Preview of the new features in Ruby 2.0.0

By: Mat Sadler

Tags:

  • ruby

A preview version of the next major release of Ruby was announced at RubyConf by Matz this week, with some great new language features. We take a swing through some of the highlights below.

Refinements

If you create a namespaced refinement:

module NumberQuery
  refine String do
    def number?
      match(/^[1-9][0-9]+$/) ? true : false
    end
  end
end

It’s not available outside that namespace

begin
  "123".number?
rescue => e
  p e   #=> #<NoMethodError: undefined method `number?' for "123":String>
end

But it is inside!

module NumberQuery
  p "123".number?   #=> true
end

You can add it to another namespace like so:

module MyApp
  using NumberQuery

  p "123".number?   #=> true
  p "foo".number?   #=> false
end

Keyword arguments

def wrap(string, before: "<", after: ">")
  "#{before}#{string}#{after}" # no need to retrieve options from a hash
end

# optional
p wrap("foo")                                  #=> "<foo>"
# one or the other
p wrap("foo", before: "#<")                    #=> "#<foo>"
p wrap("foo", after: "]")                      #=> "<foo]"
# order not important
p wrap("foo", after: "]", before: "[")         #=> "[foo]"

# double splat to capture all keyword arguments, or use as hash as keyword
# arguments
def capture(**opts)
  opts
end
p capture(foo: "bar")                          #=> {:foo=>"bar"}

# keys must be symbols
opts = {:before => "(", :after => ")"}
p wrap("foo", **opts)                          #=> "(foo)"

# the old hash style syantax is still accepted for keyword arguments
p wrap("foo", :before => "{", :after => "}")   #=> "{foo}"

Enumerator#lazy

Making an enumerable lazy makes it possible to enumerate infinite collections

require "timeout"
begin
  timeout(1) {[1,2,3].cycle.map {|x| x * 10}}
rescue => e
  p e   #=> #<Timeout::Error: execution expired>
end

p [1,2,3].lazy.cycle.map {|x| x * 10}.take(5).to_a   #=> [10, 20, 30, 10, 20]

A lazy enumerable will evaluate the entire chain for each element at a time, rather than all elements at each stage of the chain, so the following will output at 1 second intervals. Without #lazy all output would come after 3 seconds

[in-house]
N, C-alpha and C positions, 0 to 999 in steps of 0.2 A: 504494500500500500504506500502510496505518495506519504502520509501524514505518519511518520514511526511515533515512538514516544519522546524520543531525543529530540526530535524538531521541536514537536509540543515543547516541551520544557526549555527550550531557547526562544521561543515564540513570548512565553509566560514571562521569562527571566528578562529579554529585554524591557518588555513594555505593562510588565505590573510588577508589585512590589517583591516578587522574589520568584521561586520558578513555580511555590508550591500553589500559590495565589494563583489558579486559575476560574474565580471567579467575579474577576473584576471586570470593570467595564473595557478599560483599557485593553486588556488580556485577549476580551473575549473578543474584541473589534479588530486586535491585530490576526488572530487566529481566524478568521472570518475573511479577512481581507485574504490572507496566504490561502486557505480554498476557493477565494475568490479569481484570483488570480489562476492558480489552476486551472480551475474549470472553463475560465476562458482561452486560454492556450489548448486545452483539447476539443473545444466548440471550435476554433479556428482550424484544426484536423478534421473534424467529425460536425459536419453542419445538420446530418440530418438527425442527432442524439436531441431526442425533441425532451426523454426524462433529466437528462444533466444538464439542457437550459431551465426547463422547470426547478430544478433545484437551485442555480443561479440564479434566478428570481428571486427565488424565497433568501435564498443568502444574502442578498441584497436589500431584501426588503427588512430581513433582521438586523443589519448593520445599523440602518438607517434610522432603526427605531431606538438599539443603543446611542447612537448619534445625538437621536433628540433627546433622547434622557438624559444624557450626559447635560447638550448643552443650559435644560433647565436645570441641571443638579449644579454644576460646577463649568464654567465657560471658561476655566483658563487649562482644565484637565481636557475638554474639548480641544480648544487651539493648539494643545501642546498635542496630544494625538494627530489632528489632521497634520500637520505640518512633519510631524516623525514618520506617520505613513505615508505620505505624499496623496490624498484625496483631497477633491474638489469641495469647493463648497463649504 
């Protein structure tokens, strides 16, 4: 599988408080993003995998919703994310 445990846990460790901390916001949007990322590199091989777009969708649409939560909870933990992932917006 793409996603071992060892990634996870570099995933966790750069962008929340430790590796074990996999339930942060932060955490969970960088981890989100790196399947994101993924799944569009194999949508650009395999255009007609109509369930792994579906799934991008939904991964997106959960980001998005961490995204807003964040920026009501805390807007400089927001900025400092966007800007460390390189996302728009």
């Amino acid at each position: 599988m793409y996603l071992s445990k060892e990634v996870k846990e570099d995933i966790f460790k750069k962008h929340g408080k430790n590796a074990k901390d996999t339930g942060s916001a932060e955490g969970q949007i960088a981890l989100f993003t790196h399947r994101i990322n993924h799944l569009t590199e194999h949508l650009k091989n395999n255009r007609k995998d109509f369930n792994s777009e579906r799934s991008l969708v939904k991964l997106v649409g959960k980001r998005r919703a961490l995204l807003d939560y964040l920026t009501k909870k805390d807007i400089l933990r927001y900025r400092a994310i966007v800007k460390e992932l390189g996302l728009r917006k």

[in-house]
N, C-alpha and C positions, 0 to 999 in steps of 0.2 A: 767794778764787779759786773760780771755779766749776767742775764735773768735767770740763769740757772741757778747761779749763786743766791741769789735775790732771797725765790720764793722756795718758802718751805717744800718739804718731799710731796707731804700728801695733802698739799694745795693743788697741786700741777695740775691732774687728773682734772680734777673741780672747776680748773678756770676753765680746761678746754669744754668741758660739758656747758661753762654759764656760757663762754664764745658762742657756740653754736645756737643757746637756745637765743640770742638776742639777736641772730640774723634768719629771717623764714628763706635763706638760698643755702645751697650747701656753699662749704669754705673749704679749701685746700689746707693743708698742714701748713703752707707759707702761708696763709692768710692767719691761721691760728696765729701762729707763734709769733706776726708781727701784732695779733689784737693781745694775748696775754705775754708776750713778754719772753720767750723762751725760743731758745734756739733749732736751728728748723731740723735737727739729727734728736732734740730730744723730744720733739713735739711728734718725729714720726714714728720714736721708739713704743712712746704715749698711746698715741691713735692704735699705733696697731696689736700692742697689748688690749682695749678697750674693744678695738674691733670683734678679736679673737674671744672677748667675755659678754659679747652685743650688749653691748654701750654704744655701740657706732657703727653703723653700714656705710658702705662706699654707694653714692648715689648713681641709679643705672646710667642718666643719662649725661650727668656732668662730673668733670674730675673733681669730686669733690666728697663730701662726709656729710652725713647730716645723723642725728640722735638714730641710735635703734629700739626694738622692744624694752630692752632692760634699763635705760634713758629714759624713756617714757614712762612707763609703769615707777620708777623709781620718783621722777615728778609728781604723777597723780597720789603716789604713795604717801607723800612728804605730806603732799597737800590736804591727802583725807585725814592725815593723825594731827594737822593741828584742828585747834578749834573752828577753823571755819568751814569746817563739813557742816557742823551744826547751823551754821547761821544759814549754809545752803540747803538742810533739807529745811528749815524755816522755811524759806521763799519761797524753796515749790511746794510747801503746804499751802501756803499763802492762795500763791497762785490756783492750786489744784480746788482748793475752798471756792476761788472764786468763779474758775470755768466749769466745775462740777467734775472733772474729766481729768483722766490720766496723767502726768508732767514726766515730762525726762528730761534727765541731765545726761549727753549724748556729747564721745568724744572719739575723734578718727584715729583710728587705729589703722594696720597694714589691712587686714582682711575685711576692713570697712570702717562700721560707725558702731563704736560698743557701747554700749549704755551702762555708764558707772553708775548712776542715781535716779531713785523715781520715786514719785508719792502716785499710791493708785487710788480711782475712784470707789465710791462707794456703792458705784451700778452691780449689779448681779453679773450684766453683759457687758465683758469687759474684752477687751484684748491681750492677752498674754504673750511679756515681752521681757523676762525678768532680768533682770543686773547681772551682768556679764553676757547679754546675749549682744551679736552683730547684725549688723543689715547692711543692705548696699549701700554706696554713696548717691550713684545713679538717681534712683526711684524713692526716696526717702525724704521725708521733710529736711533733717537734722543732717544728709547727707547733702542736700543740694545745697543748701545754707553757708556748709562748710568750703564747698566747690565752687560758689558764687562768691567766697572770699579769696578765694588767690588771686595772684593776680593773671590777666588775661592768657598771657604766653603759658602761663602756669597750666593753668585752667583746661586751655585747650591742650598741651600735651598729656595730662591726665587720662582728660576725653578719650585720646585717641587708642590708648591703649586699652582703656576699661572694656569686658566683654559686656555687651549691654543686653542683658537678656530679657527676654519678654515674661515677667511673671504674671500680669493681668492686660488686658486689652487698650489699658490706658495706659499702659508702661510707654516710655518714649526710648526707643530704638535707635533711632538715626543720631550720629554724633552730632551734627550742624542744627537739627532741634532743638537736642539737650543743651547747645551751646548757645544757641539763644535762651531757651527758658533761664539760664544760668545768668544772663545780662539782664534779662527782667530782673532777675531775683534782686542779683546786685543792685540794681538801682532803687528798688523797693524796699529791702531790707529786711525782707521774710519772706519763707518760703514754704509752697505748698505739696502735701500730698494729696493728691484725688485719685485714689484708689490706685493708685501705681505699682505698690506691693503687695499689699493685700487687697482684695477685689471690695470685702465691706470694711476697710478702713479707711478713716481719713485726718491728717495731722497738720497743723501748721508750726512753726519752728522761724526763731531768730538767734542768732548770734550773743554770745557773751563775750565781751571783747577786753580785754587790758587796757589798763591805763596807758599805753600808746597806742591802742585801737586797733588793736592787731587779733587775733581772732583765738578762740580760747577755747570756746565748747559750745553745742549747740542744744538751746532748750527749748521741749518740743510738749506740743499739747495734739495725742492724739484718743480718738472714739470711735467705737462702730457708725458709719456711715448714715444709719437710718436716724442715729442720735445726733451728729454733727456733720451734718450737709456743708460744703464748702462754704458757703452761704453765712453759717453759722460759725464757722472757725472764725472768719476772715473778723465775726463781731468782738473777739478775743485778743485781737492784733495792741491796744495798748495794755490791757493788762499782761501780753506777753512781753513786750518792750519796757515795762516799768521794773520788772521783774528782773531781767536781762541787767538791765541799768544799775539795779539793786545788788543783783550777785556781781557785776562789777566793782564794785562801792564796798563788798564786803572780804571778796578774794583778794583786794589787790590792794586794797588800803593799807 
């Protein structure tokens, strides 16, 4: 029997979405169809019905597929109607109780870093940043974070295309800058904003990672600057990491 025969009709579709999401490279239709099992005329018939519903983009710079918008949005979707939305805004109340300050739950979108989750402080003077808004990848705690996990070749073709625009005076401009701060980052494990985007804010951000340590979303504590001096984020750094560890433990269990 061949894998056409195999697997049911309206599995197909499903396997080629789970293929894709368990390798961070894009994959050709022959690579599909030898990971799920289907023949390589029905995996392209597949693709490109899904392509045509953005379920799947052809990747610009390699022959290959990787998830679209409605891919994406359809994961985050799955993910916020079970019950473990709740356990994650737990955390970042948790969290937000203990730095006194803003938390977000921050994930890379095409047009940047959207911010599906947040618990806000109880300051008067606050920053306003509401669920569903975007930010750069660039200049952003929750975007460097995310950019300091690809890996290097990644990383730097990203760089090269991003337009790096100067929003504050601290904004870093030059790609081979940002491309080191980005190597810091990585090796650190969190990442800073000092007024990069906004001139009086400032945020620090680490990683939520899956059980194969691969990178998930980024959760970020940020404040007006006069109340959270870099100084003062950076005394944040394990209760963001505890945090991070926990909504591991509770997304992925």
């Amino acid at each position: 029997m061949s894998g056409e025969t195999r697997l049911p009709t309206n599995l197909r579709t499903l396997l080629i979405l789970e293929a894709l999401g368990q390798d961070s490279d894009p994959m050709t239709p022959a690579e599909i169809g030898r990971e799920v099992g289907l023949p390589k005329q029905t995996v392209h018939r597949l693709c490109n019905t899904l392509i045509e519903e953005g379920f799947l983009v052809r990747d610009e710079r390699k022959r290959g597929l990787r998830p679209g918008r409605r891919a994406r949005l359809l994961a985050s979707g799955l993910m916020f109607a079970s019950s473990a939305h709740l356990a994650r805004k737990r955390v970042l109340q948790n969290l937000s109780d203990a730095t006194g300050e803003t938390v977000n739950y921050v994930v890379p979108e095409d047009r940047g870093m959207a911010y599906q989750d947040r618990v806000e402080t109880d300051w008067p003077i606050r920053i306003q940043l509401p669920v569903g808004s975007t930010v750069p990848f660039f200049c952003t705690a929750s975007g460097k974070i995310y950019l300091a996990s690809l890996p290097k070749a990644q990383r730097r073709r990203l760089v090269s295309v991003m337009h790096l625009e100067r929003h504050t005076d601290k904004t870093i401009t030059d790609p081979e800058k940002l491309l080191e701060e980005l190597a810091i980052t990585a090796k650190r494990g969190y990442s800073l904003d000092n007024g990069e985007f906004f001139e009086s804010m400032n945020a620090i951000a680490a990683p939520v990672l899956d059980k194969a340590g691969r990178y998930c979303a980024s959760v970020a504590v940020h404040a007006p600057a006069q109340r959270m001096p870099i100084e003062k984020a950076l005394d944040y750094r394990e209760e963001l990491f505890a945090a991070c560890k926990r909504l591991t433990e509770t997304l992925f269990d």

class Foo
  include Enumerable
  def each
    sleep 1
    yield 1
    sleep 1
    yield 2
    sleep 1
    yield 3
  end
end

Foo.new.lazy.map {|x| x * 10}.each {|x| p x}

You would think that as the collection is only iterated once #lazy might speed things up, unfortunatly this generally isn’t the case

Module#prepend

module A
  def foo
    "A"
  end
end

In a regular module include, the method in the class overrides the module (module method is available as super)

class B
  include A

  def foo
    "B"
  end
end

p B.new.foo   #=> "B"

With prepend the module method overides that in the class (in the case the method in the class is available as super)

class C
  prepend A

  def foo
    "B"
  end
end

p C.new.foo   #=> "A"

Converting convention to Hash: #to_h

p({:foo => 1}.to_h)   #=> {:foo=>1}
Baz = Struct.new(:foo)
baz = Baz.new(1)
p baz.to_h            #=> {:foo=>1}

So instead of writing something overly strict like:

def foo(opts)
  raise ArgumentError, "opts must be a Hash" unless opts.is_a?(Hash)
  # do stuff with opts
end

We can go with the more versatile:

def foo(options)
  if options.respond_to?(:to_h)
    opts = options.to_h
  else
    raise TypeError, "can't convert #{options.inspect} into Hash"
  end
  # do stuff with opts
end

%i: a literal for symbol array

p %i{hurray huzzah whoop}   #=> [:hurray, :huzzah, :whoop]

Regular expression engine is changed to Onigmo

This is a fork of the Oniguruma regexp engine used by 1.9, with a few more features. More details here. The new features seem Perl-inspired, with a good reference available here

(?(cond)yes|no)

If cond is matched, then match against yes, if cond is false match against no. cond references a match either by group number or name, or is a look-ahead/behind.

This example only matches a trailing capital if there is a leading capital:

regexp = /^([A-Z])?[a-z]+(?(1)[A-Z]|[a-z])$/

regexp =~ "foo"   #=> 0
regexp =~ "foO"   #=> nil
regexp =~ "FoO"   #=> 0

About the Author

Mat Sadler

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